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In 2012 one of the deans admitted to lying to US News & World Report about applicant’s SAT scores. They lied to get a better ranking. It is a shame really. They acadmeics are still top notch.
They have a new president now.
Not only do they have a new president but they have what is called “need blind admissions.” That means they have no idea how much money an applicant’s family has. This becomes significant once you consider they also have no loans, needs met guarantee.
This means if you get in, which is still very hard to do, and you happen to be broke, they cover your tution bill.
No seriously they do.

But you have to get in first.

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University of Redlands: Och Tamale

Back in 1906 there was a big earthquake in San Francisco. It caused enough damage that those in charge of California College in SF decided to pack up shop and start another school down south, in Southern California.

They set their sights on the orange groves of Redlands.
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Today the school is still somewhat small, less than 5,000 students overall, and it is for the most part focused on a liberal arts education.

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They are the bulldogs. They also have a bulldog. A real one. He lives on campus and students can take him for walks. And they do.
They also have a school song unlike any other… and they sing it.

Och Tamale

Gazolly Gazump

Deyump Deyatty Yahoo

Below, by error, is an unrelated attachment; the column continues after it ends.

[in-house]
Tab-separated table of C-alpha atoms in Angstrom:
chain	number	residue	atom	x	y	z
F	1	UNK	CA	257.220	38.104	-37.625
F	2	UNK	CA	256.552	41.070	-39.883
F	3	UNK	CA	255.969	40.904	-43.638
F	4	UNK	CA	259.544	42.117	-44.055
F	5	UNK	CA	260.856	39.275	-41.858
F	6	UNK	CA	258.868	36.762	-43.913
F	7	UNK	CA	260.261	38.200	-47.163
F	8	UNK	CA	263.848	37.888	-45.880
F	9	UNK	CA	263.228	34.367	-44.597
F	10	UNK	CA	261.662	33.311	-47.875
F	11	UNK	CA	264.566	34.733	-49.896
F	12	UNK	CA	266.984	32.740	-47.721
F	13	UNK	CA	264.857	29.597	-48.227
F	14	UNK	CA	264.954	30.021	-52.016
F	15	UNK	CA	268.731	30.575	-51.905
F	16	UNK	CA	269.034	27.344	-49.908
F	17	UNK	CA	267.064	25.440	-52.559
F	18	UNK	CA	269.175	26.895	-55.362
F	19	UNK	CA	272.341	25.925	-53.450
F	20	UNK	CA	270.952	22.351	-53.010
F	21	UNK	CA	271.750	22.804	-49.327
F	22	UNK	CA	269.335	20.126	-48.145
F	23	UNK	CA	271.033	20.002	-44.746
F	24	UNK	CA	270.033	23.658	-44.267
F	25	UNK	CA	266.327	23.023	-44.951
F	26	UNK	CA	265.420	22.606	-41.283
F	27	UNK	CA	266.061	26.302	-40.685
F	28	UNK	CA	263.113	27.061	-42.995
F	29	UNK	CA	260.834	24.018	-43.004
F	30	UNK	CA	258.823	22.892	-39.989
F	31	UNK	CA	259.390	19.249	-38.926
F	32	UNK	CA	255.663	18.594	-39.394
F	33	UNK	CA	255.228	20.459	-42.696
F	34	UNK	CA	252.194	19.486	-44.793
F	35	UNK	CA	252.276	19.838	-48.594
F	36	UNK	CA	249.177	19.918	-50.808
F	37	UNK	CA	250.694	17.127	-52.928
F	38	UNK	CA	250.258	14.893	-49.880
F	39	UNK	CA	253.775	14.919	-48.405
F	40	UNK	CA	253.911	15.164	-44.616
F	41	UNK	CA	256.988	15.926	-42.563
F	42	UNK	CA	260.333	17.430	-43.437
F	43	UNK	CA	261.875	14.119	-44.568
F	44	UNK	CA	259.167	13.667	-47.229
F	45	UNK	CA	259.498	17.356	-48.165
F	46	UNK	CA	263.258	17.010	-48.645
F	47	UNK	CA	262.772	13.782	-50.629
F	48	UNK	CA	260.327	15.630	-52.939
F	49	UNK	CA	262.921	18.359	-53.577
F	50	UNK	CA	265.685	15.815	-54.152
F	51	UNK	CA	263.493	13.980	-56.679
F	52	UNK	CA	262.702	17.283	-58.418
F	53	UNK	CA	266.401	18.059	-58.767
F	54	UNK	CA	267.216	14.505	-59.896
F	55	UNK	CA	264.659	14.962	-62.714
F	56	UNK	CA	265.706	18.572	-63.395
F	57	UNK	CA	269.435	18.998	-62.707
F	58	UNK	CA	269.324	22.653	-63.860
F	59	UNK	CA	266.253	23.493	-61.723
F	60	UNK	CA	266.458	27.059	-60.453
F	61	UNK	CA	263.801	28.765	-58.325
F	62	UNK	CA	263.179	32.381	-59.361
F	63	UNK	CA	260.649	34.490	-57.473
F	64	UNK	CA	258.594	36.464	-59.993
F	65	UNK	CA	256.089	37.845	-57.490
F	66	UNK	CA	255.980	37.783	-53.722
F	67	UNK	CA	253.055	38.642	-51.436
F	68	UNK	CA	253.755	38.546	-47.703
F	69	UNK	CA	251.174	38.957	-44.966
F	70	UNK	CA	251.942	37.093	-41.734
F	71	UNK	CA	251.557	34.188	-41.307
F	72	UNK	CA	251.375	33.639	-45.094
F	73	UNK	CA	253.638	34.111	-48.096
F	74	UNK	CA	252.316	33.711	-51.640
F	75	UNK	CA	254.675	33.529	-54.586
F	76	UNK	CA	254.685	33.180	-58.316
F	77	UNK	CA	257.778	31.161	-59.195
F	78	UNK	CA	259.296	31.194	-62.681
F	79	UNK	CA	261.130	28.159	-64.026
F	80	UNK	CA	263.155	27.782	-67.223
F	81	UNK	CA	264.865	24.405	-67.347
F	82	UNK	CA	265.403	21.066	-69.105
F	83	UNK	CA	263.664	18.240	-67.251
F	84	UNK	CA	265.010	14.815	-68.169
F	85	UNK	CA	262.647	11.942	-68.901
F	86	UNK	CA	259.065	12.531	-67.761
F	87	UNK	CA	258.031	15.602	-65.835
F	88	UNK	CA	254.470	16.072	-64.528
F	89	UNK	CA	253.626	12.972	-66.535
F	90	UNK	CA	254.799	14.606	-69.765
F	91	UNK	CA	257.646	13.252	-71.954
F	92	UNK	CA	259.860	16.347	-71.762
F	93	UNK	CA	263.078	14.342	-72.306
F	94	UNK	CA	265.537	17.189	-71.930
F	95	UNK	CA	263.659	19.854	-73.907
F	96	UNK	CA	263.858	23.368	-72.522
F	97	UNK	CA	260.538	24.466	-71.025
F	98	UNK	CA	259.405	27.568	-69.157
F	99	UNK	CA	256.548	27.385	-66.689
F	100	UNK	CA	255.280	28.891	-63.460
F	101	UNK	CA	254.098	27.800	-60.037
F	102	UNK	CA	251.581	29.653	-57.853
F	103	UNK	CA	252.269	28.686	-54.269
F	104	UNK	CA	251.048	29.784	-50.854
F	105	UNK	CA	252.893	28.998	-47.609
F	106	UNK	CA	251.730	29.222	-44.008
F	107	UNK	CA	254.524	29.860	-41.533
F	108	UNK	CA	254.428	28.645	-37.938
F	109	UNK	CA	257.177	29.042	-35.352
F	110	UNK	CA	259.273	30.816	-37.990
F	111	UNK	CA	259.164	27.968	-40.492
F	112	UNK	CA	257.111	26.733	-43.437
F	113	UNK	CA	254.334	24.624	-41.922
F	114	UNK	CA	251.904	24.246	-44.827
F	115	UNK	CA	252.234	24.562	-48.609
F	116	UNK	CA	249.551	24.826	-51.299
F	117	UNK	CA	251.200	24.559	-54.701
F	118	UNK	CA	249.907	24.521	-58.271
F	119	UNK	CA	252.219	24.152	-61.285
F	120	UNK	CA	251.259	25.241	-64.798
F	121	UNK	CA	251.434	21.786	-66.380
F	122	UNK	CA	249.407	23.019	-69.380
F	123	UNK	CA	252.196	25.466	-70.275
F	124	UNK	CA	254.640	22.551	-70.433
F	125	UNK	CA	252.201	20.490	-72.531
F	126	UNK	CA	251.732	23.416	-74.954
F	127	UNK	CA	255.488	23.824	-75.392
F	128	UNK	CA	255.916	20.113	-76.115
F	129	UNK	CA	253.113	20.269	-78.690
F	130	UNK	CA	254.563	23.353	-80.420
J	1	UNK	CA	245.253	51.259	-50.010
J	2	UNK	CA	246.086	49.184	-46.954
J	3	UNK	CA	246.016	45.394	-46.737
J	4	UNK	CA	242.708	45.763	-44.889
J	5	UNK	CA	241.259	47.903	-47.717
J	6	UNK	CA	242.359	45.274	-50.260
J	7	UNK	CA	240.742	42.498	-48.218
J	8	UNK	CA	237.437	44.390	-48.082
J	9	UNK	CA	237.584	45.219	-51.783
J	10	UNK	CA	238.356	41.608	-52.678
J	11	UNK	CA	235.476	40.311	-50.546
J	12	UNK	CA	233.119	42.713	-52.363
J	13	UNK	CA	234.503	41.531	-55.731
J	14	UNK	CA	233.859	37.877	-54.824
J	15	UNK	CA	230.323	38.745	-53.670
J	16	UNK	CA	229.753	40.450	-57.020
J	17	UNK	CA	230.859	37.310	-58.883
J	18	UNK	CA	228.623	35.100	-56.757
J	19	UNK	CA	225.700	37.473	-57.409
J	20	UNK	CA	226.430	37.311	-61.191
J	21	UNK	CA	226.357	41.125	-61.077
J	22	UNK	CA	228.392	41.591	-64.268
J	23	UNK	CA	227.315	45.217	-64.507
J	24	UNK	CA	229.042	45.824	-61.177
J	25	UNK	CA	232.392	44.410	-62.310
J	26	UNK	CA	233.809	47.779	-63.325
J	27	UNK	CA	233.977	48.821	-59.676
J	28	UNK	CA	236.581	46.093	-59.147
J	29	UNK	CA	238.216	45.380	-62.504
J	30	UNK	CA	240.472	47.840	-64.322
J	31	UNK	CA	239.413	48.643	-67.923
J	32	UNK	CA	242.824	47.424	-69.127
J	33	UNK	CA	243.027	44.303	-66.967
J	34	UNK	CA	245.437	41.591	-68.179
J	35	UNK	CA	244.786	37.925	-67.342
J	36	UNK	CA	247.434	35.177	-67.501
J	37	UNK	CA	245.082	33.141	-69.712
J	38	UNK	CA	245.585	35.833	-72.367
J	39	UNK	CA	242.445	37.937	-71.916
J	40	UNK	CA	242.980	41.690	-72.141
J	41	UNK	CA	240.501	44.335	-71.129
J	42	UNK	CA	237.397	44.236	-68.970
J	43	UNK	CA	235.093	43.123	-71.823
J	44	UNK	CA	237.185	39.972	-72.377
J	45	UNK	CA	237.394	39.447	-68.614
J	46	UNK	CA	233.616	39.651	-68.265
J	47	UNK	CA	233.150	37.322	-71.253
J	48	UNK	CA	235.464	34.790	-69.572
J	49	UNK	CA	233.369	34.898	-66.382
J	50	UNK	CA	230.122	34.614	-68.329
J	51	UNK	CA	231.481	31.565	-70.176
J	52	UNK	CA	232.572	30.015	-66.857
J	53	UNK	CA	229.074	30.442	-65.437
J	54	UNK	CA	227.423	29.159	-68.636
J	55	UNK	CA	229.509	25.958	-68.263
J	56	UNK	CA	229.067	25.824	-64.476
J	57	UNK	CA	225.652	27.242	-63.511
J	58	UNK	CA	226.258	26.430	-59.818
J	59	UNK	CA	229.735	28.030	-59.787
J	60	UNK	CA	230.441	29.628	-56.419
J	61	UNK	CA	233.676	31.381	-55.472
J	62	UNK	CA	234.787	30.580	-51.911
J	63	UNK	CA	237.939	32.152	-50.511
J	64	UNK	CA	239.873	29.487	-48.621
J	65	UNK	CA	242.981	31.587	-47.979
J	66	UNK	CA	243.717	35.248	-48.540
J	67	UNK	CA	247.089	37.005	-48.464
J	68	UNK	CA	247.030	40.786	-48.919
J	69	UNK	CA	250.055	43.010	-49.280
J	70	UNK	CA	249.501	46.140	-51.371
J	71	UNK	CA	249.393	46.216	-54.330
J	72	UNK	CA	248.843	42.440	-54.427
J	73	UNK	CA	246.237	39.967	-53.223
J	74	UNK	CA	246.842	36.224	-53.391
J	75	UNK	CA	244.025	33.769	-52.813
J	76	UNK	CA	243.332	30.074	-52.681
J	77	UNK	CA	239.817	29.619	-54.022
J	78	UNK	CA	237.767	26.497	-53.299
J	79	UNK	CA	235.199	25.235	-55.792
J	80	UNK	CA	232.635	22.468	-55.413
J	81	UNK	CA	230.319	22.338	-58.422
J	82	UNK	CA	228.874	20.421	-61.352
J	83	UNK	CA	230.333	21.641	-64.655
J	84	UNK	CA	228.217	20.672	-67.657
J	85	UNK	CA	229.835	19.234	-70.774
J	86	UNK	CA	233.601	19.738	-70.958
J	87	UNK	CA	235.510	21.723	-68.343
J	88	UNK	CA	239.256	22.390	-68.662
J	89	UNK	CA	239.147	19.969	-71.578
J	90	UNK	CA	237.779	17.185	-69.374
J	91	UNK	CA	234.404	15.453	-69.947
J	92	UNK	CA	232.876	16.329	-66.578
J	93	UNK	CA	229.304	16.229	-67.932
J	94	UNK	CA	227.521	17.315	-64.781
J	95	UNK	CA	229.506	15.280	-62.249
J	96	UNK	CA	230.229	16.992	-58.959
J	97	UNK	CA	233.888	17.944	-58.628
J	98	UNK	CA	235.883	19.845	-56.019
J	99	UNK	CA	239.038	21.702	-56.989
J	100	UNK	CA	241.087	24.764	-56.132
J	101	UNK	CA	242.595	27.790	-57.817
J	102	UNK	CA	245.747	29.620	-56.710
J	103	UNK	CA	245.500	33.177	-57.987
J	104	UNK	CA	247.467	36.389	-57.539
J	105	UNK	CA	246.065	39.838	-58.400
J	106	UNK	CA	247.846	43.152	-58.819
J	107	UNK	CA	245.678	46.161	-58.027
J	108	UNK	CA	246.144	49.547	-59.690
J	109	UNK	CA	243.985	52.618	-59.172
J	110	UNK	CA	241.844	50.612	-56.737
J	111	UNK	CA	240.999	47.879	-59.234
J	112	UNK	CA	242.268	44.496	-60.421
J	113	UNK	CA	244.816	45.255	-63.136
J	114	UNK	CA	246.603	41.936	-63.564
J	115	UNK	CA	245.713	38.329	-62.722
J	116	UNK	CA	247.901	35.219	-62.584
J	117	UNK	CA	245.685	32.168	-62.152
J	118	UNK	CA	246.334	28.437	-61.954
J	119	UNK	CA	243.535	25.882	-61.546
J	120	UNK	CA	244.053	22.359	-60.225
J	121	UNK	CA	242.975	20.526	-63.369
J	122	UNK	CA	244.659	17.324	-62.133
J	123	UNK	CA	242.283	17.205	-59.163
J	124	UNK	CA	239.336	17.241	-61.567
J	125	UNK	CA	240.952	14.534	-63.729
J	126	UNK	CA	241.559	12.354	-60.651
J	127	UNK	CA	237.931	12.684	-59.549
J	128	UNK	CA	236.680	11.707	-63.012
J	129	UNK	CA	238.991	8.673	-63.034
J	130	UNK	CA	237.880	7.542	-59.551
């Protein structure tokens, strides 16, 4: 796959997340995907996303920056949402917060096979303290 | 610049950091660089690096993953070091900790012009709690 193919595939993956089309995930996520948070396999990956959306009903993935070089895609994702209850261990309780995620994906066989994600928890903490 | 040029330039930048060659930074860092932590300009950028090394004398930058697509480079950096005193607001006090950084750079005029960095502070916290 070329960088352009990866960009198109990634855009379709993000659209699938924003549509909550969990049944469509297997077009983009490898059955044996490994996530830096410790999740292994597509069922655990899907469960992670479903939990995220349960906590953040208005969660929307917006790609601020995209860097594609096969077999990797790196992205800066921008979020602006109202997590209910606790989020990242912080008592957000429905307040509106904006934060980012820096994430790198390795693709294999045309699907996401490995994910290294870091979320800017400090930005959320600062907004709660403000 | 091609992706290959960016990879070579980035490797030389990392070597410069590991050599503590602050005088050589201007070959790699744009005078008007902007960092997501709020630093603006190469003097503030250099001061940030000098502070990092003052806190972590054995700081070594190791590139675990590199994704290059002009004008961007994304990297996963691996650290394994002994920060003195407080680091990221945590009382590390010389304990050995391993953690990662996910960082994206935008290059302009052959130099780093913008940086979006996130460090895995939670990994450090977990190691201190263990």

Ink Damink

Deyatty Gazink

Deyump Deray Yahoo

Wing Wang

Tricky Trackey

Poo Foo

Joozy Woozy

Skizzle Wazzle

Wang Tang

Orky Porky Dominorky

Redlands!

Rah rah Redlands!

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The song is the result of an imaginative undergrad back in the 20’s. The school does not lack imagination.
Part of that imagination included starting a business school for people who already have jobs, which all sorts of schools have now, but they started it way back before the internet existed. It isn’t just a business school for grown ups, it is also a business school that focuses on critical thinking… cuz they are a liberal arts school… thats what they do.

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Rah Rah Redlands!

A “Townie” At Swarthmore

I once conducted an interview with a student leader at Swarthmore. “We are a small and tight student body. I mean, sometimes we might have trouble a with a townie but mostly we feel safe here.”campustower

I had never heard that word used in real life before. I thought it was purely the stuff of affected preppy movies where Matt Damon is a supporting actor. I thought it the second cousin of the phrase “daddy-o”. I smirked a little when he said it. He did not.obervatory

But as I looked around the room, and the campus, I realized I was an extra in that preppy movie. Lacrosse warm up jacketed kids mingled with scrawny girls wearing over sized knitted caps and thick glasses. A stone bell tower stands off to the side of a palatial main building, and there, off to the side, is a cottage topped with the dome of an observatory. I just imagine that inside is a grey haired fellow surrounded by plaid skirted girls and rep stripe tie wearing boys, all oohing and aaahing as the old man shows them the stars while quoting Plato.

pianoOur interview was put on hold as we were drowned out by a piano. A passing student had decided to sit down and play something classical, I would not be the one to tell you what it was, but I will tell you it was flawless. It appeared I was the only one in the common area that thought this was in any way impressive as most never looked up from their laptops or term papers.

quillAfter the interview was over I left the building and stepped out onto the tree lined quad. I walked down a path past the small train station with its scalloped wooden rails. I walked through the parking lot where I was parked next to an old Volvo that had an Occidental sticker in the back window. I pulled the car out of the lot and pointed north toward real life. I looked back in my mirror just to see if there were credits rolling down my back window, or perhaps an added scene of Robin Williams reciting poetry standing atop a school desk.

Nope. Just a waving kid who thought nothing of his use of the word “townie.”